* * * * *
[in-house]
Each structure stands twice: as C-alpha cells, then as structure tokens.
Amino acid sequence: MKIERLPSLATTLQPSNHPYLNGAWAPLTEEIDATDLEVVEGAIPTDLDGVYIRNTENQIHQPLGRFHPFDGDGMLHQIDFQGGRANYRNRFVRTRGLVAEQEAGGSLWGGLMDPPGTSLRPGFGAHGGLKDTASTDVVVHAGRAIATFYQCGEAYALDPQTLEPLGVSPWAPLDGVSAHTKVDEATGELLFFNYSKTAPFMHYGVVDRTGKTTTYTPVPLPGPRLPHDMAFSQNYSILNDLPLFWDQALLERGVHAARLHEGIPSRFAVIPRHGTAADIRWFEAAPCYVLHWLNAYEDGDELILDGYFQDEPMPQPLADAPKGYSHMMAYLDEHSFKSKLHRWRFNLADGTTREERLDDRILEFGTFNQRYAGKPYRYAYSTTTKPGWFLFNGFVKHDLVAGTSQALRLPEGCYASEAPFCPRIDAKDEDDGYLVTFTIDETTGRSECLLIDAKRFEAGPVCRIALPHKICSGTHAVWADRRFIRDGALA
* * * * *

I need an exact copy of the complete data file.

[in-house]
Each structure stands twice: as C-alpha cells, then as structure tokens.
Amino acid sequence: MKIERLPSLATTLQPSNHPYLNGAWAPLTEEIDATDLEVVEGAIPTDLDGVYIRNTENQIHQPLGRFHPFDGDGMLHQIDFQGGRANYRNRFVRTRGLVAEQEAGGSLWGGLMDPPGTSLRPGFGAHGGLKDTASTDVVVHAGRAIATFYQCGEAYALDPQTLEPLGVSPWAPLDGVSAHTKVDEATGELLFFNYSKTAPFMHYGVVDRTGKTTTYTPVPLPGPRLPHDMAFSQNYSILNDLPLFWDQALLERGVHAARLHEGIPSRFAVIPRHGTAADIRWFEAAPCYVLHWLNAYEDGDELILDGYFQDEPMPQPLADAPKGYSHMMAYLDEHSFKSKLHRWRFNLADGTTREERLDDRILEFGTFNQRYAGKPYRYAYSTTTKPGWFLFNGFVKHDLVAGTSQALRLPEGCYASEAPFCPRIDAKDEDDGYLVTFTIDETTGRSECLLIDAKRFEAGPVCRIALPHKICSGTHAVWADRRFIRDGALA